Hologram

Post your work-in-progress and completed skins to share and discuss.
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Re: Hologram

February 17th, 2016, 2:02 am
killall-q
   [285 posts]

Hmm, I'm not sure if that would be more efficient. Based on our earlier discussion, I tested a method to prevent manipulation of overlapped pixels by storing "taken" pixels in a sparse matrix, but the simple extra operation of the matrix lookup created extra overhead that actually slowed things down by about 10%.

So on the same token, calculating every pixel coordinate, sending them to a plugin to update an image file, waiting for the image file to be finished, then loading it, might be slower. Note that an image file will induce a heavier burden the larger it is, and Hologram allows you to scale the render up to the size of the screen.

Re: Hologram

February 24th, 2016, 9:06 pm
Bekarfel
   [186 posts]

Have you tried using a Ramdisk to store the file you're loading? I have one to test (up to 4 GB) if you don't. I also have an SSD, USB flash drives, and standard hard drives to provide benchmarking comparisons.
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Re: Hologram

March 1st, 2016, 1:57 am
killall-q
   [285 posts]

Bekarfel wrote:Have you tried using a Ramdisk to store the file you're loading? I have one to test (up to 4 GB) if you don't. I also have an SSD, USB flash drives, and standard hard drives to provide benchmarking comparisons.

Thanks, but based on the tests I've already done, I'm confident that storage device speed is not the limiting factor in load time.

The current version of Hologram virtually eliminates load time when there are enough meters loaded to display a model. After preloading, a 100k vertex (8 Mb) model loads in less than 2 seconds. Steps 5 and 7 have been isolated and are only executed when absolutely necessary. If the model file can load that fast, it's likely that reading a Meters.inc of similar size is also not limited by disk speed.

Re: Hologram

February 17th, 2017, 3:31 pm
ZolarV
   [4 posts]

killall-q wrote:You didn't misread. Because there's no sort of canvas, manipulating arbitrary individual pixels requires provisioning 1 meter per 1 pixel. If the desired result is more predictable, you could use gradients or roundlines, but manipulating those with !SetOption would actually be slower than simpler manipulations of thousands of simple meters.

Now if you want color and/or transparency... for the audio visualizer, I'm planning to "overload" each pixel by provisioning 6 or 12 1x1 meters per pixel, each in a different color, then using Show/Hide, which is orders of magnitude faster than !SetOption Blah SolidColor on fewer meters. 20-30k meters is a very reasonable budget as long as you're not wasting meters by overlapping them... which happens a lot in Hologram... hmm...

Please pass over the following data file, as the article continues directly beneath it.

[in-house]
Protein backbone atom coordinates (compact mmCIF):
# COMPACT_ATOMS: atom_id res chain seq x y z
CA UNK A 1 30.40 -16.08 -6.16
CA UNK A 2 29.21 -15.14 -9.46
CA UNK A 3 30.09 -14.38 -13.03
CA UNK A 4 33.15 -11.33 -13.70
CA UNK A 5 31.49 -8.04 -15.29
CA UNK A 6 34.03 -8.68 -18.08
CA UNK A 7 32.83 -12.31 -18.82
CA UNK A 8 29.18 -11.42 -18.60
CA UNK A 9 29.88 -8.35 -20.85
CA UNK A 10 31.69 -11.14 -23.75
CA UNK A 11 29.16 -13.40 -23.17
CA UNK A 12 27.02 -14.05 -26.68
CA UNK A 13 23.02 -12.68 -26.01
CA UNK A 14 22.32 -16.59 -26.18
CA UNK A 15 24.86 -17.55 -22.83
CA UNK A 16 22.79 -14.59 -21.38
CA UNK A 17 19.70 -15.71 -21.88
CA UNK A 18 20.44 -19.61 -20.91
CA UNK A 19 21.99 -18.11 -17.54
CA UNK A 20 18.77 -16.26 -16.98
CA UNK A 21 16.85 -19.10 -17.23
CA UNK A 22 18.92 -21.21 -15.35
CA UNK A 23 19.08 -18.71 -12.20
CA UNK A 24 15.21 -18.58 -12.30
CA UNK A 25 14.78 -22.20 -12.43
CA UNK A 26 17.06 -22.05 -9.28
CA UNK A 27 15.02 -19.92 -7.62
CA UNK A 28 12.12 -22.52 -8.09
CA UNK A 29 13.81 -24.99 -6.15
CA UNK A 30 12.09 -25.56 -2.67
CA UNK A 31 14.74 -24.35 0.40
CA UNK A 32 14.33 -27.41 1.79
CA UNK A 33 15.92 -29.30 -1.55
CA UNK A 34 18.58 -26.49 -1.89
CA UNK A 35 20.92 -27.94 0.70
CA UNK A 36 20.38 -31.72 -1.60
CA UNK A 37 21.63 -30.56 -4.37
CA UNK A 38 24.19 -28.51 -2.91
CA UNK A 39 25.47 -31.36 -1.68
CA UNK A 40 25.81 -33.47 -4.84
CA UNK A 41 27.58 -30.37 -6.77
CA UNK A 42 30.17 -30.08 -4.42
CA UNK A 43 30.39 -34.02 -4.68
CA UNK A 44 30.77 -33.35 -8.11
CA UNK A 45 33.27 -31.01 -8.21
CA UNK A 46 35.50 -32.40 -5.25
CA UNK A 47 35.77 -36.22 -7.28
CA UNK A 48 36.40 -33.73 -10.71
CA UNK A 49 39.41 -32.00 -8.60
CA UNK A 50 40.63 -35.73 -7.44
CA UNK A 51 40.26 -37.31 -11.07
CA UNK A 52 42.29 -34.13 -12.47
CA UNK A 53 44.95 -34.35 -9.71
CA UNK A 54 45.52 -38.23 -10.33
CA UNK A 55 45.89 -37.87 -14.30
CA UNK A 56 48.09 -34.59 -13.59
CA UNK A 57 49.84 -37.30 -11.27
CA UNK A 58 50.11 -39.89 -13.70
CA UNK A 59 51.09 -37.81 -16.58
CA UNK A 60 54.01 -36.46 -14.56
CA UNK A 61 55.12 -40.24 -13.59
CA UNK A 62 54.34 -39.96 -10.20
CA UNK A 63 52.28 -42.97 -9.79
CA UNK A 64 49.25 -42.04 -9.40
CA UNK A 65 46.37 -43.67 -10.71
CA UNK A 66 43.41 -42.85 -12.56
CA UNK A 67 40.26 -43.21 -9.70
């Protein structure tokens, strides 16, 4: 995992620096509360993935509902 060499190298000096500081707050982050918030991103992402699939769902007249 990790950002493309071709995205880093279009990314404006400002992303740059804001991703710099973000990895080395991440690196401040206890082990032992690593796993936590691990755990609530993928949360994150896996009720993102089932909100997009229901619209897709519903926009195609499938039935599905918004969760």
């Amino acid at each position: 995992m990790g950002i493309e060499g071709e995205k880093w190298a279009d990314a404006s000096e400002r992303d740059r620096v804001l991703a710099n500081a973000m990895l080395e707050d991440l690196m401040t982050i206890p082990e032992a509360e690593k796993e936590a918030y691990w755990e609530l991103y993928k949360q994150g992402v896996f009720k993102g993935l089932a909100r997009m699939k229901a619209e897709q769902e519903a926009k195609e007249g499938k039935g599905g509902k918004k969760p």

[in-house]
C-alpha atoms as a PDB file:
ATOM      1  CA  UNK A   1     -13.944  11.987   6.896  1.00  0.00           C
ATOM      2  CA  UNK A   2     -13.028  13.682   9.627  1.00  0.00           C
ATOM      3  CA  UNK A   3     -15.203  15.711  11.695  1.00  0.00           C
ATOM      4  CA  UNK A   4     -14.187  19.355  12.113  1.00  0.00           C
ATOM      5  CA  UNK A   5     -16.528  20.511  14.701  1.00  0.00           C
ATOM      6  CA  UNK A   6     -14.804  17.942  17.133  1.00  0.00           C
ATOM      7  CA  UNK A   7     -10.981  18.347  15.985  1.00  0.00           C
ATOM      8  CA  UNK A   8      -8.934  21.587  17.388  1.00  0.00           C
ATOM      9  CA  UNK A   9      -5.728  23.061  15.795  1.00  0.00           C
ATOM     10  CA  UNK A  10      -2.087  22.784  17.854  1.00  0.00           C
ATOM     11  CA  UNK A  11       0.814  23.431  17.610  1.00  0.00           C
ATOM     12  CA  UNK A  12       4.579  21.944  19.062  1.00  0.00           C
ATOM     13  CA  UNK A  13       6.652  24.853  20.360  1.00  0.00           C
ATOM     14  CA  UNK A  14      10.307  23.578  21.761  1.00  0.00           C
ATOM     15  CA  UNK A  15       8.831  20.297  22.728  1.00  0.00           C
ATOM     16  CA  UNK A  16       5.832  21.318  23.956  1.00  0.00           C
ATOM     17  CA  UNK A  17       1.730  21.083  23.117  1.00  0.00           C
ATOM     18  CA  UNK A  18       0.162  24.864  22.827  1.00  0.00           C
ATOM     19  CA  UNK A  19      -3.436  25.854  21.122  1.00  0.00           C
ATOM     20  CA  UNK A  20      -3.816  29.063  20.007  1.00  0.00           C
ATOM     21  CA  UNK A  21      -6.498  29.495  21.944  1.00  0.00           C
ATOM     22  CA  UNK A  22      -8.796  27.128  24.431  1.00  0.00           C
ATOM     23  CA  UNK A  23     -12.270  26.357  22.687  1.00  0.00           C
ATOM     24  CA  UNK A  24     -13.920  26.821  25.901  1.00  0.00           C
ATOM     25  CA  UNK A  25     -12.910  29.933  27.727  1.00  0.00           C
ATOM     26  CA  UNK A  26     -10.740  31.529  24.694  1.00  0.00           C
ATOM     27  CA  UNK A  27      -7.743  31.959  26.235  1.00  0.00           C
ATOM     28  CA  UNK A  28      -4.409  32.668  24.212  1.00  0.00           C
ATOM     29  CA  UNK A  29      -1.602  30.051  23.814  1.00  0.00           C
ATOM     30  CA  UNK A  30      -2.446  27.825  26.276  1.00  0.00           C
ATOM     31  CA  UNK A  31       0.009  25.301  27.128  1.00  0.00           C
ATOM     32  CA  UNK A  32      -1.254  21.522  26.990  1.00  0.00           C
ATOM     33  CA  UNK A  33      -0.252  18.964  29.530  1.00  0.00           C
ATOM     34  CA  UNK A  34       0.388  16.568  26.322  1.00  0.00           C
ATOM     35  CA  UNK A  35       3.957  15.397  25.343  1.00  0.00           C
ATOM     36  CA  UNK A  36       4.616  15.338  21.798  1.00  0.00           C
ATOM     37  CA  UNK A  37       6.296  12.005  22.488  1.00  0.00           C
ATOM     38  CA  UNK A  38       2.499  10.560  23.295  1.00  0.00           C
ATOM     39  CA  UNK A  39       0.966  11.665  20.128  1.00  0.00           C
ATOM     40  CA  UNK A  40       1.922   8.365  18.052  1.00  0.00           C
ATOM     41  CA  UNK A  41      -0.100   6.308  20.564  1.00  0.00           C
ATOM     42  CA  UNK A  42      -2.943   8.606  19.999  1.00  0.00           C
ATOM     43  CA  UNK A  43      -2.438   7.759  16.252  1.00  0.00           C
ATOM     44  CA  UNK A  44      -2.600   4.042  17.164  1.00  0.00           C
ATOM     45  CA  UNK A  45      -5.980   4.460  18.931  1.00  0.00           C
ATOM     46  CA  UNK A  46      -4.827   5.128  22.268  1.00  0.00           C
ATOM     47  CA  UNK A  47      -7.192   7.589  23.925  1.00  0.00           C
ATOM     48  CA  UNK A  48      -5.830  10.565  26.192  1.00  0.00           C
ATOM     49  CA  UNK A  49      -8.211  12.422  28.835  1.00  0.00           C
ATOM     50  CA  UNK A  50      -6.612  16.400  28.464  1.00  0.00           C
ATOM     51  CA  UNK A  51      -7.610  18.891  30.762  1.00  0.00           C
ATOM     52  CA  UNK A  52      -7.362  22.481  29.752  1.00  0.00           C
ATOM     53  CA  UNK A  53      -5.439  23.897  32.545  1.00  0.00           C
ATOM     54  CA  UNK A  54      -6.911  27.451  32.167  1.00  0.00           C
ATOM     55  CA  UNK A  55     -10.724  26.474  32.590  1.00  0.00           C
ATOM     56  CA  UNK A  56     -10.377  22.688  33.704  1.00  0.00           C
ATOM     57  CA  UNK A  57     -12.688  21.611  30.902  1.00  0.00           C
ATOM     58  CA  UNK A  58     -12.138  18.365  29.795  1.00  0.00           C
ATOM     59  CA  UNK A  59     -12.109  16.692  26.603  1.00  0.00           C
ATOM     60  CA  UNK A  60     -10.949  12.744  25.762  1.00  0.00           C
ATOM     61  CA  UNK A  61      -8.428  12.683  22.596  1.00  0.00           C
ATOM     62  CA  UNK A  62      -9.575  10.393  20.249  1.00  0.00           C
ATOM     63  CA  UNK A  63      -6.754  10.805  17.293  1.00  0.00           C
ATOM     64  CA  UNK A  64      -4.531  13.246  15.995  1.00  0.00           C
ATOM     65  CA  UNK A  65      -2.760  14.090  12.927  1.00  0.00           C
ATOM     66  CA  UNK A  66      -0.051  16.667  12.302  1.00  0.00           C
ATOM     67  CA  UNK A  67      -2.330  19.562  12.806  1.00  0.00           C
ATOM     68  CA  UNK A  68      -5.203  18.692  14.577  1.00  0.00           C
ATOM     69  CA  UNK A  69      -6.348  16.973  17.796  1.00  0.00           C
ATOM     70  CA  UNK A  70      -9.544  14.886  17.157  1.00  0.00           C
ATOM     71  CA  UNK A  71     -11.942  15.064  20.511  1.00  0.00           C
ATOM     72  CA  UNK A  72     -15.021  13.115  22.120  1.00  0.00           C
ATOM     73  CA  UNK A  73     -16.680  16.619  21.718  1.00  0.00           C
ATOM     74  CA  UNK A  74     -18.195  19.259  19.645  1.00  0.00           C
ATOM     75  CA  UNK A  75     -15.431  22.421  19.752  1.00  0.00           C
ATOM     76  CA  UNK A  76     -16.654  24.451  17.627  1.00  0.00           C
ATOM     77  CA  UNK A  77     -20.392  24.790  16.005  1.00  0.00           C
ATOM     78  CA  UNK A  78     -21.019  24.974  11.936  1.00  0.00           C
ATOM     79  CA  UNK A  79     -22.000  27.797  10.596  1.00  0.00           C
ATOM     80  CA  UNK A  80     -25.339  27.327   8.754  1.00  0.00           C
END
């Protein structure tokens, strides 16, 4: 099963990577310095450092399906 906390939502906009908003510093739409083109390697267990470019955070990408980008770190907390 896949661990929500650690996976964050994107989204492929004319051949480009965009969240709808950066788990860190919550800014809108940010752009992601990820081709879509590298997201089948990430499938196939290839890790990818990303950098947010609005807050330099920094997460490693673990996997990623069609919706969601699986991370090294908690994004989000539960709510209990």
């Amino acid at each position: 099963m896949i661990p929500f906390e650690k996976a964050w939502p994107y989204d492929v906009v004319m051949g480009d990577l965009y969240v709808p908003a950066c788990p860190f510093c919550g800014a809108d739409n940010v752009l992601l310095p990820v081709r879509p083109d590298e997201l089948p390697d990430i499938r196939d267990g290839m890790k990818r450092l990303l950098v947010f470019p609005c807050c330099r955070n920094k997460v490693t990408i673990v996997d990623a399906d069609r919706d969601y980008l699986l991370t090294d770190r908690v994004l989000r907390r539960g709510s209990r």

Speaking of DirectX, does Rainmeter having D2D means it uses the GPU?


I'm analyzing your lua scripts to see if i can't find a more efficient route for the mathematics to reduce total operations (reduce load time).
Did you already test all 3 coordinate systems? It might be easier to create a permanently saved matrix of relative points (x,y)to calculate spherical "quadrants" off of. There might be a few neat mathematical solutions that reduce operations. Creating a 1:1 correspondence of vertices to meters s probably the slowest and most inefficient solution. You might be able to calculate coordinates via gauss-sidel method.

Re: Hologram

February 17th, 2017, 4:12 pm
ZolarV
   [4 posts]

I just had another idea too. In order to remove the freezing aspect how about trying this:

1: add a new separate script program that performs the slow process, this program has a flag called IS_DONE
1.a: While running the process, IS_DONE returns false
1.b: When finished the slow process IS_DONE returns true
2: inside of your Hologram.lua check IS_DONE.
2.a: IF false send data to the script. and set flag IS_ACTIVE to false
2.b: IF true get data and set IS_ACTIVE to true

While IS_ACTIVE = false, set the window to a static window that only looks for an event "mouse hover"
On event mouse hover, check IS_DONE in second file.
IF IS_DONE = true then set IS_ACTIVE to TRUE
IF IS_DONE = false then do nothing.
While IS_ACTIVE = true, set the window to dynamic where it displays the mode.

Basically, this should create a separate process (from rainmeter) that performs the slow/freezing process. and will free up rainmeter to function while those processes happen.
While the second process is active the main rainmeter process/skin remains static. and once the second process is done the main rainmeter processs/skin becomes active to display the model.